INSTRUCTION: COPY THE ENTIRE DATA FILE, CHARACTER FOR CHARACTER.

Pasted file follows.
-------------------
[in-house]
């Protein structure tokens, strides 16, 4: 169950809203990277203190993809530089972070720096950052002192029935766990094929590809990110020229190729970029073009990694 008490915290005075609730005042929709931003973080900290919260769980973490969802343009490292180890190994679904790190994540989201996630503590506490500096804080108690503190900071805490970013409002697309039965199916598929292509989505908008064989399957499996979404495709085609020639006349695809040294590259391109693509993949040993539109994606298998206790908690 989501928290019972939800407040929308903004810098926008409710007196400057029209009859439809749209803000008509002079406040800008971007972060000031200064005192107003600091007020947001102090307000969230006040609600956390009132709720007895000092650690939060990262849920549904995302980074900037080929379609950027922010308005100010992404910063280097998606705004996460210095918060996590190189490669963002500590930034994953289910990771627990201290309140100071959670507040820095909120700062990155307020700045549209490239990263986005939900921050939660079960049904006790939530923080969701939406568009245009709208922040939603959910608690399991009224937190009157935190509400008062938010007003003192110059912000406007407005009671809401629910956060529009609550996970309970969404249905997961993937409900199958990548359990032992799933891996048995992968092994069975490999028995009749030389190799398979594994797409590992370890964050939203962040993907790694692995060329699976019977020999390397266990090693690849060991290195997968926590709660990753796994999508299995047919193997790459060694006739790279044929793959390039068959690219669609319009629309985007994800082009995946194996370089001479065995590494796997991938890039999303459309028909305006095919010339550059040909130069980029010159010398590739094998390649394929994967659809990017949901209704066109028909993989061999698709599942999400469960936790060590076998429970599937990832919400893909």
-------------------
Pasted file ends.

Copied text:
[in-house]
């Protein structure tokens, strides 16, 4: 169950809203990277203190993809530089972070720096950052002192029935766990094929590809990110020229190729970029073009990694 008490915290005075609730005042929709931003973080900290919260769980973490969802343009490292180890190994679904790190994540989201996630503590506490500096804080108690503190900071805490970013409002697309039965199916598929292509989505908008064989399957499996979404495709085609020639006349695809040294590259391109693509993949040993539109994606298998206790908690 989501928290019972939800407040929308903004810098926008409710007196400057029209009859439809749209803000008509002079406040800008971007972060000031200064005192107003600091007020947001102090307000969230006040609600956390009132709720007895000092650690939060990262849920549904995302980074900037080929379609950027922010308005100010992404910063280097998606705004996460210095918060996590190189490669963002500590930034994953289910990771627990201290309140100071959670507040820095909120700062990155307020700045549209490239990263986005939900921050939660079960049904006790939530923080969701939406568009245009709208922040939603959910608690399991009224937190009157935190509400008062938010007003003192110059912000406007407005009671809401629910956060529009609550996970309970969404249905997961993937409900199958990548359990032992799933891996048995992968092994069975490999028995009749030389190799398979594994797409590992370890964050939203962040993907790694692995060329699976019977020999390397266990090693690849060991290195997968926590709660990753796994999508299995047919193997790459060694006739790279044929793959390039068959690219669609319009629309985007994800082009995946194996370089001479065995590494796997991938890039999303459309028909305006095919010339550059040909130069980029010159010398590739094998390649394929994967659809990017949901209704066109028909993989061999698709599942999400469960936790060590076998429970599937990832919400893909």